I’ve been so fortunate to work with some fantastic leaders in my coaching practice: highly valued at their organizations, they typically are high-achievers with big roles. These leaders typically want to make a difference, and are often the first to raise a hand to take on a new project or problem. The downside of this drive? Time to think, and time devoted to the Important but not Urgent.
The Urgent has gained power that is unprecedented in our history. Fueled by technology, constant access, the demands of competition, and our always-on twitter feed, our attention is swamped by urgent demands. Leaders cannot realistically ignore the urgent: email must be read, employee issues addressed, and boss phone calls must be answered. However, the increasing focus on urgent issues means something must slip; Important (but not urgent) tends to be the area we put off for another day (which rarely comes).
When was the last time you reflected on your business or your team, with no distractions?
When did you have your last breakthrough, creative idea?
Many of my clients find these moments when they finally step away – on vacation (or in the shower!). What’s the risk of waiting for your rare break to indulge in Important work? Is this a trade-off that will deliver the results you need in the long run?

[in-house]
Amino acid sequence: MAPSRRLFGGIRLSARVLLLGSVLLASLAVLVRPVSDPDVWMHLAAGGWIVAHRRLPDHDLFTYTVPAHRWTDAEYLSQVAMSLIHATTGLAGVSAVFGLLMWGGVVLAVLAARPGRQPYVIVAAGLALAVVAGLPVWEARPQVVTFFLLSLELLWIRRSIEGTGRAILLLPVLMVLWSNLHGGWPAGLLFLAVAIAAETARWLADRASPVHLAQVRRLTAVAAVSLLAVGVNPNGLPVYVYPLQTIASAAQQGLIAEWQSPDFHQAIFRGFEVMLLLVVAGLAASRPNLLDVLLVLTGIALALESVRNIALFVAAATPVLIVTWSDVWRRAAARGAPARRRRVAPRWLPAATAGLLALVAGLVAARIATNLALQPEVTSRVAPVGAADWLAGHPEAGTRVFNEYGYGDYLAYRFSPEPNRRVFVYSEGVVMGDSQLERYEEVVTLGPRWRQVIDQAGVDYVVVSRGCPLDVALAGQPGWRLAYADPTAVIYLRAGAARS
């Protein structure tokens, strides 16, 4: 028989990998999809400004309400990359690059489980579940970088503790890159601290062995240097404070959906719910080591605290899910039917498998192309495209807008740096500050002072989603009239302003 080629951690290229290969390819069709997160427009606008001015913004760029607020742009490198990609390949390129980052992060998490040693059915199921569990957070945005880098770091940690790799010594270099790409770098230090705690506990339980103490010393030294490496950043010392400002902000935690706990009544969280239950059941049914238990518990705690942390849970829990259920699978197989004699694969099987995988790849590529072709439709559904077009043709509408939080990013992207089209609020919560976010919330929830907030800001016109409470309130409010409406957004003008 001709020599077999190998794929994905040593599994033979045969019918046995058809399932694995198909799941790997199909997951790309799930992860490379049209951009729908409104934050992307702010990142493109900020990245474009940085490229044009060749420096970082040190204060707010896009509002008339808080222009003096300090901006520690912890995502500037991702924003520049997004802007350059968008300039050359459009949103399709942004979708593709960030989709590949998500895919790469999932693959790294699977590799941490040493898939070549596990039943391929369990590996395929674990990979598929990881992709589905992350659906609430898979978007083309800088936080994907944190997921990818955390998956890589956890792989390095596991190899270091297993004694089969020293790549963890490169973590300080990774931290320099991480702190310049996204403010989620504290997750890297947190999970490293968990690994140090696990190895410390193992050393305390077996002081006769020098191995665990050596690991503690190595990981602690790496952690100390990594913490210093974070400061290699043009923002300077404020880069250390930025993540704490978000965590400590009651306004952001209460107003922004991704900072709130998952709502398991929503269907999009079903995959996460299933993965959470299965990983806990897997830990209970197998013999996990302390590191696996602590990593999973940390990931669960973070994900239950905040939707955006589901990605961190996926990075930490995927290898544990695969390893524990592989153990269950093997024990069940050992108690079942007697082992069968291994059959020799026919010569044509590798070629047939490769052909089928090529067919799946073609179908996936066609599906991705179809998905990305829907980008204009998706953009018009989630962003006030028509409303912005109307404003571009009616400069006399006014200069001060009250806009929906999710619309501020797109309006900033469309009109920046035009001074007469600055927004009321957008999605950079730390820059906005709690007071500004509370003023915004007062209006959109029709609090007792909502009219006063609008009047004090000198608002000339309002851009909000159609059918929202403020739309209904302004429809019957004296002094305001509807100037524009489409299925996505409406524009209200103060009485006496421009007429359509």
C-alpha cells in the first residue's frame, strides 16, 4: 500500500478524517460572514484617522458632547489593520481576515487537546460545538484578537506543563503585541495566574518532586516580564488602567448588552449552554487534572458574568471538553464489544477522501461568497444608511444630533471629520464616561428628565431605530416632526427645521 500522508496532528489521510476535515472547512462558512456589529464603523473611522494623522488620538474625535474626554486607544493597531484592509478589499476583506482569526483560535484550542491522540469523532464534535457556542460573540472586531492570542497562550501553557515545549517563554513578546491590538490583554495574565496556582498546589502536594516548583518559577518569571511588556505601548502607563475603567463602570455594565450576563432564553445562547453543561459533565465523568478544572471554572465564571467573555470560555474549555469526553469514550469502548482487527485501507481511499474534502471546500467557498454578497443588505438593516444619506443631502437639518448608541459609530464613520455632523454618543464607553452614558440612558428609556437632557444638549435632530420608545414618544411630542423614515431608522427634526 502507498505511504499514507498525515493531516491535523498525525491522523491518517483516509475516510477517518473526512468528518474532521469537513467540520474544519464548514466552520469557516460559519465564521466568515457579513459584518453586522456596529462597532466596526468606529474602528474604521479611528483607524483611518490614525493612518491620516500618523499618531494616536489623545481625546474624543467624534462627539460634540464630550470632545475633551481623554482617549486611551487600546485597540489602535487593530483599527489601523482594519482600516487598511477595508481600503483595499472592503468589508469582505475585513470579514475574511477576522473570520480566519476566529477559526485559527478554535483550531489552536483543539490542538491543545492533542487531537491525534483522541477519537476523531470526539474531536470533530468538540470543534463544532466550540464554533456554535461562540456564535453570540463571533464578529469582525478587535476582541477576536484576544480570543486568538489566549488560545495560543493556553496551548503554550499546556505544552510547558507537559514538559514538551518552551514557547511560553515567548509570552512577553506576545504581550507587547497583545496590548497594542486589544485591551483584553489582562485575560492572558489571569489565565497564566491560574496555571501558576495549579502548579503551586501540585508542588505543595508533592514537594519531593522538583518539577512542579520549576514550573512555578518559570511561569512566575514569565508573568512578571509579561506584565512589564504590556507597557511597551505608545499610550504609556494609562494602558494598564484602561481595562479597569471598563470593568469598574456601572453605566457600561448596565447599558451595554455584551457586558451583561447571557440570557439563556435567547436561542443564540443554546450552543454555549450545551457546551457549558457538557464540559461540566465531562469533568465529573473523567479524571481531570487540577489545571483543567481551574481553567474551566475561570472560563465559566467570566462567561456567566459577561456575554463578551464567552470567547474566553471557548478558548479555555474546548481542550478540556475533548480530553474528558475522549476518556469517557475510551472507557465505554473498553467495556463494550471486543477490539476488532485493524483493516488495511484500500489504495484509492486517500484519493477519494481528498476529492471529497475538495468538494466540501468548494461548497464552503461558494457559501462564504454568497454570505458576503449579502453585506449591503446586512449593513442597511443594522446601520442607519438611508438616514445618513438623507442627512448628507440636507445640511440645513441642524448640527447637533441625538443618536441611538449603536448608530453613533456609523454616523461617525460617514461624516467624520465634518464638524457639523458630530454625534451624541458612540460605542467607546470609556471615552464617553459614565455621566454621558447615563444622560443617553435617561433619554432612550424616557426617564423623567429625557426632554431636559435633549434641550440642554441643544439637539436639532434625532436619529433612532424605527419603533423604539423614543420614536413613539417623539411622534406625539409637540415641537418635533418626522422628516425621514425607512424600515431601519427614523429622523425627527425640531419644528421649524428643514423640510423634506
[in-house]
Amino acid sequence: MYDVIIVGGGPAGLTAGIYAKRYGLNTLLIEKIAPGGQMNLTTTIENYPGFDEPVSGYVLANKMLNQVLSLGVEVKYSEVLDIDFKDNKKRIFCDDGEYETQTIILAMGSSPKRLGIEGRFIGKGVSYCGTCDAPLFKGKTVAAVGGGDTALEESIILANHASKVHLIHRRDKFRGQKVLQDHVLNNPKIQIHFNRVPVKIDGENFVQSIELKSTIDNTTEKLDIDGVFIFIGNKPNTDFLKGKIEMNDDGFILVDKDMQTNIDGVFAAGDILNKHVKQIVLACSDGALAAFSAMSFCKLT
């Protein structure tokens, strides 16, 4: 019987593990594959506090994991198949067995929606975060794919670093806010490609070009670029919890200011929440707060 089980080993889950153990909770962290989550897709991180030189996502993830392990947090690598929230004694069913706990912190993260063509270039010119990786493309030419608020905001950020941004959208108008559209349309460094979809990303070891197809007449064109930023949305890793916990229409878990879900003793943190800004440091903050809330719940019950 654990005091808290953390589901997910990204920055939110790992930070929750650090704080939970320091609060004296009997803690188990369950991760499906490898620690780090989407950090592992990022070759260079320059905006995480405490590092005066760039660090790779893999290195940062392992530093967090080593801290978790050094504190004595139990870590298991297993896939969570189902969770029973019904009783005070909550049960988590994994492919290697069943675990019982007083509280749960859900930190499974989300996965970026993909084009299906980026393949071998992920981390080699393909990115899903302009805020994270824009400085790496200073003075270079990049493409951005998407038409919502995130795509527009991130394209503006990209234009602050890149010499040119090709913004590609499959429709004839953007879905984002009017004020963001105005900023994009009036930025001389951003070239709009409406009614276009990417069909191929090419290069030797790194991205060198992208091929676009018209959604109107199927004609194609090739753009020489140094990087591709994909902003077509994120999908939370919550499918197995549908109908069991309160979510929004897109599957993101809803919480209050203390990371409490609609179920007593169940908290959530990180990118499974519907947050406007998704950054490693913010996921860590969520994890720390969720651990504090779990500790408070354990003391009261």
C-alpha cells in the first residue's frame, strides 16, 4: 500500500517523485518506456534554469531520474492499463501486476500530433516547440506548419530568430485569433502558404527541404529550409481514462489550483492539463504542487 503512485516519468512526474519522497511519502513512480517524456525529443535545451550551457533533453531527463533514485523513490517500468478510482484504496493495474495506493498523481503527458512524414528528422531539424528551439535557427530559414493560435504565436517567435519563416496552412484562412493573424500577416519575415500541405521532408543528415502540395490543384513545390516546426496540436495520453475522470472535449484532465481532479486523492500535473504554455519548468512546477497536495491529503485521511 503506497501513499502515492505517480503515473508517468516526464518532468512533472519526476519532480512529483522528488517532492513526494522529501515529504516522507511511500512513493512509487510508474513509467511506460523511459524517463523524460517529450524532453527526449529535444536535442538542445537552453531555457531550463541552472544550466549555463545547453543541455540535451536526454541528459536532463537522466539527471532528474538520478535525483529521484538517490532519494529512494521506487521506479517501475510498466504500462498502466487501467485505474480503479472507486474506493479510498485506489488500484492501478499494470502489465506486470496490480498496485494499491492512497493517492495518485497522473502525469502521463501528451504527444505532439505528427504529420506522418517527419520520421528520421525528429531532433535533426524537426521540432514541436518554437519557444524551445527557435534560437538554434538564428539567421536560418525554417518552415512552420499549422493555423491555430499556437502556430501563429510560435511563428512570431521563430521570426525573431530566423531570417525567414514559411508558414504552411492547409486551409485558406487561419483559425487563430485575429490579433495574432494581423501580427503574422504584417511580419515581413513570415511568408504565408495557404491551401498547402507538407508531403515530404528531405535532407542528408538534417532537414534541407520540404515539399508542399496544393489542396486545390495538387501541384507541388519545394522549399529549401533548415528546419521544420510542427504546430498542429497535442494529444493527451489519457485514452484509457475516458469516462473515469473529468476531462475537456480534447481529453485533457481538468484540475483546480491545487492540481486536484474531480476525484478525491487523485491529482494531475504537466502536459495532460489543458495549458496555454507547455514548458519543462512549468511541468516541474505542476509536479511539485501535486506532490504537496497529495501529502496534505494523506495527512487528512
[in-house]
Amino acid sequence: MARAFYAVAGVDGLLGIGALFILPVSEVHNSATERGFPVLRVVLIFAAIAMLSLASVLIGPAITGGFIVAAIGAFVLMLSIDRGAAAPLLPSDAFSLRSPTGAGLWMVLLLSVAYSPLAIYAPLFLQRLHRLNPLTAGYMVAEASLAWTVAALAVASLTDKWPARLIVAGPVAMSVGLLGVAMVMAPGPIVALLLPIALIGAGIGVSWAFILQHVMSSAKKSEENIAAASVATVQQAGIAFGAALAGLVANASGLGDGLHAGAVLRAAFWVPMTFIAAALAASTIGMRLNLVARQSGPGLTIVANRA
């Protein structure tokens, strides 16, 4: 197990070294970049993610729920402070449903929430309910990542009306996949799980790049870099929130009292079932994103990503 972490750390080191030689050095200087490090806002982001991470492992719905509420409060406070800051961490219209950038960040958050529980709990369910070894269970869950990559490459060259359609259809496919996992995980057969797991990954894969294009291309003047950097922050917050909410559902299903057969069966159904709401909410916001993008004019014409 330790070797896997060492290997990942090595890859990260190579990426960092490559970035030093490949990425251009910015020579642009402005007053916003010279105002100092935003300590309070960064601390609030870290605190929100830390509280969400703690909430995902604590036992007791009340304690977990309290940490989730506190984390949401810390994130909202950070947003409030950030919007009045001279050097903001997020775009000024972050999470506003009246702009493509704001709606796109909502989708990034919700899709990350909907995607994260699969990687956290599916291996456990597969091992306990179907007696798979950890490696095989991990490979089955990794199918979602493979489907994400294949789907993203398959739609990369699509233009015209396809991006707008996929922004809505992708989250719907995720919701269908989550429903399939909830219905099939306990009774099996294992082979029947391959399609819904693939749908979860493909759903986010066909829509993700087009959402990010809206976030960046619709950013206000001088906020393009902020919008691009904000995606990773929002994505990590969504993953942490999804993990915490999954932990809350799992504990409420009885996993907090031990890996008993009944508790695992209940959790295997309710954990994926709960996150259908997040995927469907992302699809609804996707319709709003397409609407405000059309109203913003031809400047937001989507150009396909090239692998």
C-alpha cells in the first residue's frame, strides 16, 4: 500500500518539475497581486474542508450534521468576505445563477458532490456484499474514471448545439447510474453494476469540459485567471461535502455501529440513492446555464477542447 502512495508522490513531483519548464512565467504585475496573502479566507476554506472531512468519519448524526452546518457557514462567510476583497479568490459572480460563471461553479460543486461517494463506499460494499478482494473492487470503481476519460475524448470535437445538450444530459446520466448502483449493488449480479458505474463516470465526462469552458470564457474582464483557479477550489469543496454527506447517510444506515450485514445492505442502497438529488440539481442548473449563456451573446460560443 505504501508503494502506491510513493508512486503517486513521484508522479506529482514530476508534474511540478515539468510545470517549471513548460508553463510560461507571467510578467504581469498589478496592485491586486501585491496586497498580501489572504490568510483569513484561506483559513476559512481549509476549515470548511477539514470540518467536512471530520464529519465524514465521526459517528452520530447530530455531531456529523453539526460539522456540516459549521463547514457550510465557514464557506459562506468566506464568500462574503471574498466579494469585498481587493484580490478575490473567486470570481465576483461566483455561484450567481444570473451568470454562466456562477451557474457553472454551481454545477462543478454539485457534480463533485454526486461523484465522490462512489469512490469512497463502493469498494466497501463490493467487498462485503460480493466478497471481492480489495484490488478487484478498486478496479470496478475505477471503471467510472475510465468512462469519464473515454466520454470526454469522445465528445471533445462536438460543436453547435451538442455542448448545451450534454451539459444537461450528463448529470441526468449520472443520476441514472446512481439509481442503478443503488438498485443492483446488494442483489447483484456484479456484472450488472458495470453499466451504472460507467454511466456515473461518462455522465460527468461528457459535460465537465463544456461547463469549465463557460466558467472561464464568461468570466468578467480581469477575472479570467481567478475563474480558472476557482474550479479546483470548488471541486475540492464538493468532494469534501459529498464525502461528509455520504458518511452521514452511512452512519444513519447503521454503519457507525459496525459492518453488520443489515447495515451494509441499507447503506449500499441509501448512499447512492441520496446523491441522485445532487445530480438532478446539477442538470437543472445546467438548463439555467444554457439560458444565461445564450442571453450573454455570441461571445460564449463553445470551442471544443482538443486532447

Broken businesses often force leaders to address both urgent (to stay in business) and important (to stay in business long-term). I’m impressed with Marvin R. Ellison, CEO of J.C. Penney, and his ability to make decisions that are necessary for today, while looking aggressively toward the future. JCP delivered positive EBIT for the first time in five years in 2016 (urgent), while exploring new business opportunities including home remodeling (important). The “urgent” focus was not without pain, as J.C. Penney has been forced to close stores, affecting employees and customers. If previous leaders had devoted the right balance of priorities to both urgent and important, the business might have navigated the path to the future with grace instead of pain.
You remember the feeling of looking through binoculars: you suddenly are blind to the nearby, wholly focused on the distant. Putting yourself in that focused, forward-looking state can unlock the thinking that will lead to Important ideas. Truly important thinking may require more than just turning off your phone. Get yourself out of the urgent zone by physically separating: come in to work an hour late, and spend that time somewhere that helps you think.
Here are a few questions to ponder:
What Important opportunity can you see if you look only forward?
What will be different in five years? What needs to happen today to enable that future?
What legacy are you leaving for your successor?
If you took over this business tomorrow, what would you change?
What is your best competitor missing that you can exploit?
What are your customers thinking?
Which employee would benefit the most from your support?
What Urgent task can you delay, avoid or ignore?
Where are you spending your time that is a poor investment for the future?
What areas are truly Urgent, and require your effort?
Leaders who learn this balance between Important and Urgent will lead us to the future while protecting the present. Your focus and balanced leadership are needed more than ever to navigate a rapidly changing world. I can’t wait to hear your next big idea!
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